Sort of stretching the subject here; however, at the risk of getting
shot. I'm inclined to agree that the Pacific Coast Irises probably
represent one varied species and the Louisiana species another varied
species. However, I have not studied the populations in the wild, and I
could change my opinion rather easily. To me, if populations are not
genetically isolated from one another, then they are not distinct species.
My understanding is that these two American groups "hybridize" among themselves
rather freely, or in other words they blend where their populations meet.
To me this implies racial status and not species status, or in botany the ranks
of variety or subspecies would be usual.
My specialty is cacti, and the same is true with many cacti. Those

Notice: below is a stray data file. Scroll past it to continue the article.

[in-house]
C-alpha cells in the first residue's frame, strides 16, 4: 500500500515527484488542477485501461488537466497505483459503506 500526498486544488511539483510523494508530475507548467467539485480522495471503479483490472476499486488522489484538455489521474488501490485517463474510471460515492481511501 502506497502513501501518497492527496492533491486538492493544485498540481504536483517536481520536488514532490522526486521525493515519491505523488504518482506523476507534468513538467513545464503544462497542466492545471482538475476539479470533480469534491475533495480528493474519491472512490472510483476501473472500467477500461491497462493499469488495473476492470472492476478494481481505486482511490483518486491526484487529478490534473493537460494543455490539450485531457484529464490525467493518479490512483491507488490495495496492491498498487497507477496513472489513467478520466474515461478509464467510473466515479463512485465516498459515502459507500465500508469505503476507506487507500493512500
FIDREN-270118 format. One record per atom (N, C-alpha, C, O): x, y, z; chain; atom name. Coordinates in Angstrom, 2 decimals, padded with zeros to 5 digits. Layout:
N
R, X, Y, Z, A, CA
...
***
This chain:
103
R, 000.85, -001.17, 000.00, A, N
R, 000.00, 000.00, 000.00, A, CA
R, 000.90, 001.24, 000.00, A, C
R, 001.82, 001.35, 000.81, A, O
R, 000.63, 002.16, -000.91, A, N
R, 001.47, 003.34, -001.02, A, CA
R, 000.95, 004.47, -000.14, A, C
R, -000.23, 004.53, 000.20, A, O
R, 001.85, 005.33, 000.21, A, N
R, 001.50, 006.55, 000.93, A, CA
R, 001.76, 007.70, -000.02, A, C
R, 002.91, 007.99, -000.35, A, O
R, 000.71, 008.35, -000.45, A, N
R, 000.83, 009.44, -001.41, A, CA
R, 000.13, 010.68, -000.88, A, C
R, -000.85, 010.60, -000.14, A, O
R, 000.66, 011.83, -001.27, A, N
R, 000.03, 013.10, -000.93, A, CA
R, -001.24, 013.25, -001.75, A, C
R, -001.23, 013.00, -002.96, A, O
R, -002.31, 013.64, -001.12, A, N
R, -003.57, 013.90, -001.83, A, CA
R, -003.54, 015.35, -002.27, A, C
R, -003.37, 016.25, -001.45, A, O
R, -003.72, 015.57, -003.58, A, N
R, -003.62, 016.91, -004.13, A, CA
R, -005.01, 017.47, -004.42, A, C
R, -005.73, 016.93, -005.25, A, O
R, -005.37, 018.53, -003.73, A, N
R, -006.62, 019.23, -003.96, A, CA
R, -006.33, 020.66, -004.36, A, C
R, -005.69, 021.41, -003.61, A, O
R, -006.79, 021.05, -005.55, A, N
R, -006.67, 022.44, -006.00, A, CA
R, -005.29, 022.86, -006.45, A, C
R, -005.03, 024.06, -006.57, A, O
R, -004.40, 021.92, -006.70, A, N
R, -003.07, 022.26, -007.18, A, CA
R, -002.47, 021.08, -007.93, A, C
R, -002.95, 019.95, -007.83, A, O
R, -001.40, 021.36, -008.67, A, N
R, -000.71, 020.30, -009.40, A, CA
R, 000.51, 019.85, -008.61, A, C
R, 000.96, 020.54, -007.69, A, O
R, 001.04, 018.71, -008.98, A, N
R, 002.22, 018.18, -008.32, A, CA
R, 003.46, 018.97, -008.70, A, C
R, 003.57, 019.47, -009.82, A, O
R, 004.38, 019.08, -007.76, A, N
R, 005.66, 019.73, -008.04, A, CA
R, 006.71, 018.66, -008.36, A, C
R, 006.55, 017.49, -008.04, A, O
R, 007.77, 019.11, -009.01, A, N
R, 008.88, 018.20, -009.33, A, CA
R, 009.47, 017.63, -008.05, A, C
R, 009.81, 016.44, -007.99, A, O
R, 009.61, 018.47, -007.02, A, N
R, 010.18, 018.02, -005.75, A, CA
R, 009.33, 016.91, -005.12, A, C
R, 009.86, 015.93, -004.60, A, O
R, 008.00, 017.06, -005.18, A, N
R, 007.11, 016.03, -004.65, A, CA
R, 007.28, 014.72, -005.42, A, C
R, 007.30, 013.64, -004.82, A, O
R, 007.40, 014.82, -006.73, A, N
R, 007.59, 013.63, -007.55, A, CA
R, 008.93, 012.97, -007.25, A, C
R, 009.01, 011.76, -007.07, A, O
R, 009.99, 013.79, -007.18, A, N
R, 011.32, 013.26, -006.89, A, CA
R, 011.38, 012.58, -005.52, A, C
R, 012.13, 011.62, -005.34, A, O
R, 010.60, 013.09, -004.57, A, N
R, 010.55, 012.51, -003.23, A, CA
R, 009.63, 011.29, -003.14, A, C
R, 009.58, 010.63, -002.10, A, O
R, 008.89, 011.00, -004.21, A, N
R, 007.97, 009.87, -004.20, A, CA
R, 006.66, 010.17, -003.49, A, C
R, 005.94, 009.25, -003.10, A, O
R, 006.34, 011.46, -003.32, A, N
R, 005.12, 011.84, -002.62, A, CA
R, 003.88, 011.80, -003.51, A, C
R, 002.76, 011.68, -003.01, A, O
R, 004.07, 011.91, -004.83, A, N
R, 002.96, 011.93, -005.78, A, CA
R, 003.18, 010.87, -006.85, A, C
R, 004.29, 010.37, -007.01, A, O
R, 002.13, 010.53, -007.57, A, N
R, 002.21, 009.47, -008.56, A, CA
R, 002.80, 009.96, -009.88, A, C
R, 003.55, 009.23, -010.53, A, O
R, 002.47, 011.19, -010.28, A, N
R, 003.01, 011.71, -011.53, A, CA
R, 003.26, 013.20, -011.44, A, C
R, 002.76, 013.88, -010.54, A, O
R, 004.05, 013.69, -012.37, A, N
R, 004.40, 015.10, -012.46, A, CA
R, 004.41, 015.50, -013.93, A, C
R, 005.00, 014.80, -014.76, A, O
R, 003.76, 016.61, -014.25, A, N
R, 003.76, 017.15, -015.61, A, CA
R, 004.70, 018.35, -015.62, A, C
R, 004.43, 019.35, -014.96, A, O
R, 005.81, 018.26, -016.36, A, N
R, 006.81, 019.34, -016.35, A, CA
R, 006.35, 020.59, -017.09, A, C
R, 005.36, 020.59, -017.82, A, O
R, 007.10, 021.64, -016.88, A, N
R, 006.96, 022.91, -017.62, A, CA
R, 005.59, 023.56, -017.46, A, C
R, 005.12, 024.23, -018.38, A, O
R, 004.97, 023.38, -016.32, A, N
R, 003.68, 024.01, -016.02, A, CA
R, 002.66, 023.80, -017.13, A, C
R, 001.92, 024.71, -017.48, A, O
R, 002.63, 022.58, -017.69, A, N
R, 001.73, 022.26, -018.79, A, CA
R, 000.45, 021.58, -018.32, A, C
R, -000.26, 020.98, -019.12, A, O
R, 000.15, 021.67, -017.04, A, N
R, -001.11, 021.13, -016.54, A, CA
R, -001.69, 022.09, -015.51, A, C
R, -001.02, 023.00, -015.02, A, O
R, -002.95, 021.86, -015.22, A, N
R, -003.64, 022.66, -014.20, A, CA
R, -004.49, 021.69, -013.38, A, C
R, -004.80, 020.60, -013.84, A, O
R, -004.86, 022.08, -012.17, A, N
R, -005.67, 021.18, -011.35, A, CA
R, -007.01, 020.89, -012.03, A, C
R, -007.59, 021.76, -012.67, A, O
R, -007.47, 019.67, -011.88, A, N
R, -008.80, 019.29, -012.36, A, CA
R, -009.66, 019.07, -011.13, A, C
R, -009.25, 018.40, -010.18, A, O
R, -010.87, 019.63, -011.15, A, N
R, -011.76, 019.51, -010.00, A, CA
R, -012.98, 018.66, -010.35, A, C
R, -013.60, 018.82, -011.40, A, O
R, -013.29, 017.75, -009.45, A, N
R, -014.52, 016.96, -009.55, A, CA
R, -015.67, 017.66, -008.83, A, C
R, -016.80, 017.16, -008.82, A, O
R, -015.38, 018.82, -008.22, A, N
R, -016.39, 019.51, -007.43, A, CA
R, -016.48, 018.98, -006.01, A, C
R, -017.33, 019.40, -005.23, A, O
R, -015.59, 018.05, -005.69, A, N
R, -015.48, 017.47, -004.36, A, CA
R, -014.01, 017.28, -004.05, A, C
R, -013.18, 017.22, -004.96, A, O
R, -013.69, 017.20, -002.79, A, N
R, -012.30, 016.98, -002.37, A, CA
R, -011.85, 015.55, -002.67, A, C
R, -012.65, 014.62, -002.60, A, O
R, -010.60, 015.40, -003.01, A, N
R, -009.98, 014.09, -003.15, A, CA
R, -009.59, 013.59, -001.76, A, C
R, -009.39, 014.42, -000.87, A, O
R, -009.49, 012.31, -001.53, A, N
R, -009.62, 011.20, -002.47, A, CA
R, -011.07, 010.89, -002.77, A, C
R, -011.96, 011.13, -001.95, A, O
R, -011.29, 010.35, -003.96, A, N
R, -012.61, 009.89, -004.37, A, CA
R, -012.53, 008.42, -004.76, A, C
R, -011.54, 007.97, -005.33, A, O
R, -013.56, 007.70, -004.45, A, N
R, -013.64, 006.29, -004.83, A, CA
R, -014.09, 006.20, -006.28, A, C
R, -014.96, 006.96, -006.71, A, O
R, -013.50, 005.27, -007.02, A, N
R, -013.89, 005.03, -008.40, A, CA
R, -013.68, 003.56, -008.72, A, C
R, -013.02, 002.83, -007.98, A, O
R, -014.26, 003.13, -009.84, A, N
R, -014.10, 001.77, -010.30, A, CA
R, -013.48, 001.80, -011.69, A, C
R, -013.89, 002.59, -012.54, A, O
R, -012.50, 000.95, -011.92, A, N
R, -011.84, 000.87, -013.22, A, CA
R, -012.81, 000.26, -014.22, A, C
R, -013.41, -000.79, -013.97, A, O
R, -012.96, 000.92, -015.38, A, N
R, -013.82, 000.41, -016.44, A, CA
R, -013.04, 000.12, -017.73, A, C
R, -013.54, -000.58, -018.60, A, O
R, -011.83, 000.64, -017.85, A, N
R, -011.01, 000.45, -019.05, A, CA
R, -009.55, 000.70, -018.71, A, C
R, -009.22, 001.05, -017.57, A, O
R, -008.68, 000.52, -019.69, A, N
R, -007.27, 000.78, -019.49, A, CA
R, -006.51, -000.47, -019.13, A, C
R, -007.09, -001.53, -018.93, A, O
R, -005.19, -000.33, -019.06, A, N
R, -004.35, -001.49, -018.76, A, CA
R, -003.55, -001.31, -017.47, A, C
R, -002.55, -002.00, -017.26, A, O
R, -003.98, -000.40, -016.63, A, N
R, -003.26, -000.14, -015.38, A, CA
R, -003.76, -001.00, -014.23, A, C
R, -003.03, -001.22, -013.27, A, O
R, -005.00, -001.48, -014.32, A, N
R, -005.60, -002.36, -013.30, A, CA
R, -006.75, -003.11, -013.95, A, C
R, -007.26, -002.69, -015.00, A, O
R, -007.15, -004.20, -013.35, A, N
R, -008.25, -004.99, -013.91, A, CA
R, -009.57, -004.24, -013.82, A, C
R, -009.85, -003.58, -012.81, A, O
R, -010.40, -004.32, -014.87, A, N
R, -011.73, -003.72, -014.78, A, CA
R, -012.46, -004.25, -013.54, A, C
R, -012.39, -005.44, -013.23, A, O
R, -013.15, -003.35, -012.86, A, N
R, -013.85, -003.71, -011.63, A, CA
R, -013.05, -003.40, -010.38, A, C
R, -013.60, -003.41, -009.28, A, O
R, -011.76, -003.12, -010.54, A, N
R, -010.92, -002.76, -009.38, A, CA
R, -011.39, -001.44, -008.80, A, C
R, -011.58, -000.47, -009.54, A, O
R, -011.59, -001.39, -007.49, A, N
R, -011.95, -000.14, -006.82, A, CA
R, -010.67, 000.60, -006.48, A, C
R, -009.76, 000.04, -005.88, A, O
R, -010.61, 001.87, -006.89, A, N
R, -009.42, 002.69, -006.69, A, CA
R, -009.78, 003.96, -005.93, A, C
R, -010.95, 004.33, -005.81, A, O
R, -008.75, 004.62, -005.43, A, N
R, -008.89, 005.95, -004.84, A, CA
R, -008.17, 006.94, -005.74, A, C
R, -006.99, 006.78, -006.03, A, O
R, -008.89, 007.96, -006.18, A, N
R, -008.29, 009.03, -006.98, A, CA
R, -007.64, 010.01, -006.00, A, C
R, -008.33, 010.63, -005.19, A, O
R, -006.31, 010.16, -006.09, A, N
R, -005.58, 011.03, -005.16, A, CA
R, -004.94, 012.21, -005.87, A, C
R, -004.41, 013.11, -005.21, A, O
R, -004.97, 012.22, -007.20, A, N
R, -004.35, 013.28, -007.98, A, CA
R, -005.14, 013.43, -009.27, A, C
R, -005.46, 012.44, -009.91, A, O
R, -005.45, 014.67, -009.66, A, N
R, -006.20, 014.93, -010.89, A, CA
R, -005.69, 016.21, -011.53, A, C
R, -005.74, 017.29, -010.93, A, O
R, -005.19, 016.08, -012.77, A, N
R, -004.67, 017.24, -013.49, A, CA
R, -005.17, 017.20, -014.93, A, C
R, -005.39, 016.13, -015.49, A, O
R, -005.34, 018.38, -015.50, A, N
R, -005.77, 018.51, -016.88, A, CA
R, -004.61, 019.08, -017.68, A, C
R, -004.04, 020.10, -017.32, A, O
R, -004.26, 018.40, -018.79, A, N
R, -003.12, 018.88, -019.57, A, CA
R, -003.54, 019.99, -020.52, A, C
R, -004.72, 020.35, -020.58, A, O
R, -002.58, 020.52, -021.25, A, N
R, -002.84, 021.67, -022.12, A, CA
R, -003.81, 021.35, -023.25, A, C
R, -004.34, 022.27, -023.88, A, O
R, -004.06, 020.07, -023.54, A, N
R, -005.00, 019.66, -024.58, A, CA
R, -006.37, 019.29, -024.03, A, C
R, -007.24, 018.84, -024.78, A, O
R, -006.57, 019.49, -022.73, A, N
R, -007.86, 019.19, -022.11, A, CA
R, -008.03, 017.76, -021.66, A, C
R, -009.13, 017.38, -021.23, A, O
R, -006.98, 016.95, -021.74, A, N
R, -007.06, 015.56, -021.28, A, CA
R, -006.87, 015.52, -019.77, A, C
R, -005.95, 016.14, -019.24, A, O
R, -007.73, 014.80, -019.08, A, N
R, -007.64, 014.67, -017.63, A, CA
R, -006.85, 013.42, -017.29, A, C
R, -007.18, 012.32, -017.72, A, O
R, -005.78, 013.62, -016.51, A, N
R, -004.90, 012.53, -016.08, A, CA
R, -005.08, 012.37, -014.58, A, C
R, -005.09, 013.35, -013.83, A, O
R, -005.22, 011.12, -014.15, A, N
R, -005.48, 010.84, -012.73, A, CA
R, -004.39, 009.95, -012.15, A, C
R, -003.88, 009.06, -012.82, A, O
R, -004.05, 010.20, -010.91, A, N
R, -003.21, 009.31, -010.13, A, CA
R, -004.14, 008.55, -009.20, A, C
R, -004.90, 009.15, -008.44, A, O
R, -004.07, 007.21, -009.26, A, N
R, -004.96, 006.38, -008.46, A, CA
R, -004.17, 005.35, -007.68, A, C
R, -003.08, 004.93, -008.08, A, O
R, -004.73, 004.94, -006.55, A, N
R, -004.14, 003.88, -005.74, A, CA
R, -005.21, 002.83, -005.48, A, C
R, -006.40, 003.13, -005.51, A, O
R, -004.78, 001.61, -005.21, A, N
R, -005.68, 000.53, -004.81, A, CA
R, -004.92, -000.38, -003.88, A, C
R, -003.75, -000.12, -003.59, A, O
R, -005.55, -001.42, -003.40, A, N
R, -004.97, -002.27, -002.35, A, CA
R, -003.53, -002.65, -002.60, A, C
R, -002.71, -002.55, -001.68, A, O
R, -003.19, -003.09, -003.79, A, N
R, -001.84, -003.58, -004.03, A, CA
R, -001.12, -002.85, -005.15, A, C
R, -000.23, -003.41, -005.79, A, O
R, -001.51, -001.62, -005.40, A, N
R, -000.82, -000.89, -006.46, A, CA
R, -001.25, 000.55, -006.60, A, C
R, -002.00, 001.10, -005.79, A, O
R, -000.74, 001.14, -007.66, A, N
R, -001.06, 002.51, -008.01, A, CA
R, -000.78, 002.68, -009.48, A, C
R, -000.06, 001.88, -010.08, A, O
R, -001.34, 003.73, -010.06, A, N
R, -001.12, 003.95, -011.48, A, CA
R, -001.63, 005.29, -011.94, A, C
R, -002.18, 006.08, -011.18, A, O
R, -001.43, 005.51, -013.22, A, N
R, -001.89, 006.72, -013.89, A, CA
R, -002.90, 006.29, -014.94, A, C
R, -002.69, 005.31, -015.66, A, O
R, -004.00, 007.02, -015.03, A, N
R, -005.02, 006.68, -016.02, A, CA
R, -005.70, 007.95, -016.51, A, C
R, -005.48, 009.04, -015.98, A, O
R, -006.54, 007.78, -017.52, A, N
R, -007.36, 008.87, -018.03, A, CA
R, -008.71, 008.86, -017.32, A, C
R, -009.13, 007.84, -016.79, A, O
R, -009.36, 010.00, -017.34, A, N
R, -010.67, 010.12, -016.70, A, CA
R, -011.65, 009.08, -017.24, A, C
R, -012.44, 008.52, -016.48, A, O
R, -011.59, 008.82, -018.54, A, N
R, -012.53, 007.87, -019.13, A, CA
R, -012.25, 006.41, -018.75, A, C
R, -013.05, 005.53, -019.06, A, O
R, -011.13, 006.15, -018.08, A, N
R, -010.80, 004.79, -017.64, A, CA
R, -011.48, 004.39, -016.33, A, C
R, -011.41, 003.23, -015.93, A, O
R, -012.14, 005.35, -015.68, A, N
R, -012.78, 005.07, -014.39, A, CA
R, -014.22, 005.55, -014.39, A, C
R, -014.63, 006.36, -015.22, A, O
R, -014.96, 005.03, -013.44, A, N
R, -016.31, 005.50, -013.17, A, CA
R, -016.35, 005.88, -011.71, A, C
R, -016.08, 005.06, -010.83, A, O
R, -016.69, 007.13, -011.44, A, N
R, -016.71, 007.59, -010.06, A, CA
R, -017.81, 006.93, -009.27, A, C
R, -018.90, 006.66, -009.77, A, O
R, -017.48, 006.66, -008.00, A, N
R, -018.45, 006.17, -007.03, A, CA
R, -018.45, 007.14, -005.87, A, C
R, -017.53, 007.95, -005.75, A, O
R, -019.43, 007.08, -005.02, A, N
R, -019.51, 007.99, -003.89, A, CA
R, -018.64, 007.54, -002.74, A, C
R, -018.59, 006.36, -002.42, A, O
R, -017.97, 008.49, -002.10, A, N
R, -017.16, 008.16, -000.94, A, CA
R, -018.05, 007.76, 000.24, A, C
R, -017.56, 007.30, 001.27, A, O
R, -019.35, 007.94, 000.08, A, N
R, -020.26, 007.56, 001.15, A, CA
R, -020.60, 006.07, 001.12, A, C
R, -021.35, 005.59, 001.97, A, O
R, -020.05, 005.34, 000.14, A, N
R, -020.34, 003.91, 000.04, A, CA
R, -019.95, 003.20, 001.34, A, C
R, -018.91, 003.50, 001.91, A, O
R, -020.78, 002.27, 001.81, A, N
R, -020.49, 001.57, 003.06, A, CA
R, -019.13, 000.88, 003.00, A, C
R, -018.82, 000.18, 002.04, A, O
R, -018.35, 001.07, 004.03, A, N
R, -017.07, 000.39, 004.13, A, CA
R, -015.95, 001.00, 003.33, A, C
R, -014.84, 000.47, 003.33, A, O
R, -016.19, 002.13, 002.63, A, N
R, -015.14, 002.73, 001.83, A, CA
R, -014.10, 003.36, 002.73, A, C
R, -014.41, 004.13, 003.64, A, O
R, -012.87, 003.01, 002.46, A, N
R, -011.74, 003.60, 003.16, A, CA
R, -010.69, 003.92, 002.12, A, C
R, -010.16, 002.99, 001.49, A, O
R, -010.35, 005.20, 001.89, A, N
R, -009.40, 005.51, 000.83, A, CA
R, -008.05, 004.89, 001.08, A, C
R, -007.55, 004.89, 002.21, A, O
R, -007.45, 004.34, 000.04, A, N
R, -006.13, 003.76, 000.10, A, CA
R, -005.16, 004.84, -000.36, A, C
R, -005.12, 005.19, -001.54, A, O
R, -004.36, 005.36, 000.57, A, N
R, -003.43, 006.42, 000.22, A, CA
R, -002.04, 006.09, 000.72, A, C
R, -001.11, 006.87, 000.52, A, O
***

that are popular with collectors in cultivation are split into numerous
micro-species that have little real meaning in natural populations.
However, those that are not popular (for instance Pricklypears) tend to have the
opposite, with clearly distinct "species" lumped wholesale and almost randomly
in the literature, and the true biology of the populations ignored. Iris
seem to follow the first extreme, with too many names for differences that don't
reflect real species distinction. Of course not everyone shares my
definition of what a species should be.